Hispanics are emerging as a major player in the evangelical community as well as society as a whole in America with some 52 million Latinos making up the largest ethnic minority in the U.S., according to a 2011 U.S. Census Bureau report. While the majority of Hispanics is still traditional Roman Catholic, there has been a profound shift in numbers favoring born again Hispanic Christians. Now, evangelicals account for about 35 percent of the Latino population, according to the Pew Hispanic Center, and that number is expected to grow. A study conducted by the Pew Forum on Religion and Public Life predicts that while more than two-thirds of the 52 million Latinos in the U.S. are Catholics now, that number could decrease by half by 2030.
Pastor Josue Urrutia of Ministerio Mizpa in Arlington, Va., who at age 23 is the youngest board member of the National Hispanic Christian Leadership Conference (NHCLC), talked to The Christian Post last week about the influence of Latino evangelicals on American religion and politics, as well as the growth of evangelical Hispanics in the nation.
CP: How are Hispanic churches transforming the way America views faith?
Urrutia: Two of the main characteristics of Hispanic churches are the diversity and variety within them. Because we come from different sub-cultures such as Mexico, Colombia, and Puerto Rico, our worship can range with music from Mariachi, to Vallenato, to Salsa. The Hispanic church has come to show America that faith doesn't have a color, language, or style, but rather faith transcends all cultural barriers.
CP: What do you think has caused such an increase in evangelical Hispanics?
Urrutia: The growth of more than 52 million Latinos itself, and since over 35 percent of them are considered to be born again, these numbers have a voice. The Christian Hispanic voice is one gaining momentum and being heard across the nation from the pulpits on Sundays to the halls of Capitol Hill.
CP: How is your church contributing to this large scale shift?
Urrutia: As a church we are able to deliver God's message of hope in a new way without having to compromise the message of the Gospel and its values. We constantly remind our church we are different because we are trying to reach a different demographic that has been un-churched. This has allowed us to see families of up to four generations attending our church because the children brought their parents and the parents their grandparents and so forth.
CP: Would you describe this trend as a modern day evangelical revival?
Urrutia: A revival is restoring something back to life and in a nation where we have done a great job to empower minds but very little to empower hearts, I do believe this is a modern day revival and the Latino Evangelical movement is helping bring a lot of forgotten values back to life.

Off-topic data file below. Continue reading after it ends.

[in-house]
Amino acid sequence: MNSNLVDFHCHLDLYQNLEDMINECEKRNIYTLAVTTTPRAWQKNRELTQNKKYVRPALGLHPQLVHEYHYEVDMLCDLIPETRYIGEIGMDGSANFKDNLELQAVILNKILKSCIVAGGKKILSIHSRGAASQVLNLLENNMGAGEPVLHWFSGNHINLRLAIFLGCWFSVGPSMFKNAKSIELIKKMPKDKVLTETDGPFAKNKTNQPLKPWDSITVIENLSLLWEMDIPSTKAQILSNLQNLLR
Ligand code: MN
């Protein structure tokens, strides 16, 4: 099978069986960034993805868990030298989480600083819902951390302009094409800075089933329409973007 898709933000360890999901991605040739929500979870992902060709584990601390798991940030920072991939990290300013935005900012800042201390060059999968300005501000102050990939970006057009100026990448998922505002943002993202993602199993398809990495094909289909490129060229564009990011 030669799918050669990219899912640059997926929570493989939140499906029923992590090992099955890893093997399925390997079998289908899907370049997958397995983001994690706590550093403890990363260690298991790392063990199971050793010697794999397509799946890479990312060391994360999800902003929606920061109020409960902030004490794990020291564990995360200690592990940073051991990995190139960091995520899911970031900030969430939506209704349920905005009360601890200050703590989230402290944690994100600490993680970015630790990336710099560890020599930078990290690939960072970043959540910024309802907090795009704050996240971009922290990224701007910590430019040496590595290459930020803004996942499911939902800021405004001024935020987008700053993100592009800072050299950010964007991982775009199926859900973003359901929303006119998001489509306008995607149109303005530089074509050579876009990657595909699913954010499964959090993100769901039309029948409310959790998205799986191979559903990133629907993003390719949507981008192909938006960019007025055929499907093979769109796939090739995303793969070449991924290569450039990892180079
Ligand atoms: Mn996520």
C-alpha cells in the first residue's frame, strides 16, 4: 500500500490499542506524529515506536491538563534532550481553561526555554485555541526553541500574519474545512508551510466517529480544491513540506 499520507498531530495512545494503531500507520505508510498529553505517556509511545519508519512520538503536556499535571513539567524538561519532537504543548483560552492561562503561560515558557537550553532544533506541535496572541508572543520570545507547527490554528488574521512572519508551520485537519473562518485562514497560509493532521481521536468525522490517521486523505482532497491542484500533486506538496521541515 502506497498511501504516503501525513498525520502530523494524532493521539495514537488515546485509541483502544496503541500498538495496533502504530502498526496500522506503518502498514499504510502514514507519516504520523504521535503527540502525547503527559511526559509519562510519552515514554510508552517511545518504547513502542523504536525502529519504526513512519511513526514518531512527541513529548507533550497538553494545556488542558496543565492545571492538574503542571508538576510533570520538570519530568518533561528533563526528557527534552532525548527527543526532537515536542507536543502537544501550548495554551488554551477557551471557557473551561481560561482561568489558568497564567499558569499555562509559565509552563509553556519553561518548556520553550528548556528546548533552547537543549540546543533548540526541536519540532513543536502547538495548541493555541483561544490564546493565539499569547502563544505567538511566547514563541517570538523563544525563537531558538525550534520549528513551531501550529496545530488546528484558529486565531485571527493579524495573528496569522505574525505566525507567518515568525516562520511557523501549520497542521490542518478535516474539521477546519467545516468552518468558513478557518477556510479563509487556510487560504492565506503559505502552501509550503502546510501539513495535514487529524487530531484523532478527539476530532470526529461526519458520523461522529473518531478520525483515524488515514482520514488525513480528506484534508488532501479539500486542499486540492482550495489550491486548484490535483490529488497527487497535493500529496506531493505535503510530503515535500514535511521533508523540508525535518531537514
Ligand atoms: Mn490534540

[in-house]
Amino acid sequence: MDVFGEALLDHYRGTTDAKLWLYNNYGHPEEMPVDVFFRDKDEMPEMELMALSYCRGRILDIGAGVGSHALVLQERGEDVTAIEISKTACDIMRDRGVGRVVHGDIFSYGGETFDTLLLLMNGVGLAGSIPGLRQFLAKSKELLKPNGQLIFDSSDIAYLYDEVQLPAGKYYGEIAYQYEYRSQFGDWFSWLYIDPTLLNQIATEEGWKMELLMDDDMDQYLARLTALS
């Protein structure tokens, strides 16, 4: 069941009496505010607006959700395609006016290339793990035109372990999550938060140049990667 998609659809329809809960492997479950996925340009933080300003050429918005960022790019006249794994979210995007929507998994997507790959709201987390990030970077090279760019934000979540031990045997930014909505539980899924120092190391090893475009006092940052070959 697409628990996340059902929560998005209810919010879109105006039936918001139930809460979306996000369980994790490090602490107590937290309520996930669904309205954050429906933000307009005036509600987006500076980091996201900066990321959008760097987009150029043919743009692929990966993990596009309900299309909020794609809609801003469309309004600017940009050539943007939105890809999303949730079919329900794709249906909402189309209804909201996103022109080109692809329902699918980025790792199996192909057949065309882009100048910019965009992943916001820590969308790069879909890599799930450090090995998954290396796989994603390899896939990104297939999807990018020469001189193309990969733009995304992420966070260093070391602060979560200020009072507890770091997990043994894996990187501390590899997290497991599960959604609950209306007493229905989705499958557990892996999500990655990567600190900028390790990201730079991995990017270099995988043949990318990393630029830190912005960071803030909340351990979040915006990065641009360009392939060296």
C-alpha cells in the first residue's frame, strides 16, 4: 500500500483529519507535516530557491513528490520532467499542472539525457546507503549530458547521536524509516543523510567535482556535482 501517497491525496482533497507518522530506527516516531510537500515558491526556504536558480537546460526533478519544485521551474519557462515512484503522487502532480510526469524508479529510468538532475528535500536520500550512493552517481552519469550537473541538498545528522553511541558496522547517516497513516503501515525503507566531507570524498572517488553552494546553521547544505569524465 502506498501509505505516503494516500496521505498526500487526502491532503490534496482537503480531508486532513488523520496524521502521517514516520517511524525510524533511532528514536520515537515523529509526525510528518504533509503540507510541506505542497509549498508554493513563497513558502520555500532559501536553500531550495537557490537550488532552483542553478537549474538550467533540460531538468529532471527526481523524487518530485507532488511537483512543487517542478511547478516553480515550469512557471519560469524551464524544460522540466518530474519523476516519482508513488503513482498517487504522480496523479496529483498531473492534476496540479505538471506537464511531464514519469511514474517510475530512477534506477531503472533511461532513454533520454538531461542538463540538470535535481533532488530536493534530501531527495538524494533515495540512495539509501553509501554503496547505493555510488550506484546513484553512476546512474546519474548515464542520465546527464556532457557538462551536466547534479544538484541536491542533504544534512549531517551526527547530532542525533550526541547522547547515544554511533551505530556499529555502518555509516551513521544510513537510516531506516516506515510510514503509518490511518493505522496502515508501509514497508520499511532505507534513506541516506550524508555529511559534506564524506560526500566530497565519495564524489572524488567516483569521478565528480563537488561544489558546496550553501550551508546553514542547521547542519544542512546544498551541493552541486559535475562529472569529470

CP: How are Hispanic Christians shaping the role of our country's politics?
Urrutia: Hispanics are shaped by the values learned in "casa" from "mama y papa" so they grow to be strong and pass them on from generation to generation. While some may think immigration is the main political concern for Hispanics, it isn't the only one. Although 65 percent of all Hispanics agree that they have a biblical responsibility to show hospitality to strangers and immigrants, 66 percent also agree with the traditional definition of marriage, and 63 percent of Hispanic Evangelicals believe abortion should be illegal in almost all cases. These major political issues are rooted in the hearts of the Hispanic community and with its growing population this is a voice that cannot be ignored.
CP: As a young pastor in the Washington D.C. area, have you seen a change in increased church attendance among youth?
Urrutia: Unfortunately only 21 percent of Hispanics believe that churches in their community are doing "very well" at influencing Hispanic youth. We have churches that are well suited to reach first generation Latinos but the disconnect lies in reaching second generation Hispanics who have been raised in this country. However, I am happy to see how this movement of innovative, Hispanic-led churches is rising to be culturally relevant to this new generation.
CP: As the youngest board member of the NHCLC, how has your role contributed to being a voice for the Hispanic church today?
Urrutia: As a young Hispanic pastor, I hope I can only bring a young and fresh perspective to the rising Joshua generation that doesn't consist of an age range but rather a kingdom mentality. I am well aware that the influence God is placing over my life is not to make my name or our churches name great but rather His name and to further advance his kingdom agenda, The Lamb's Agenda!
CP: The majority of prominent Christian leaders in the U.S. are non-Hispanic. How can young Latino evangelical leaders change that?
Urrutia: I always say great change in the world begins with great change within an individual. If we can change ourselves to inspire change in others, to then inspire our community, as a community we can inspire an entire city, and then the nation, so in essence, we could possibly change the world.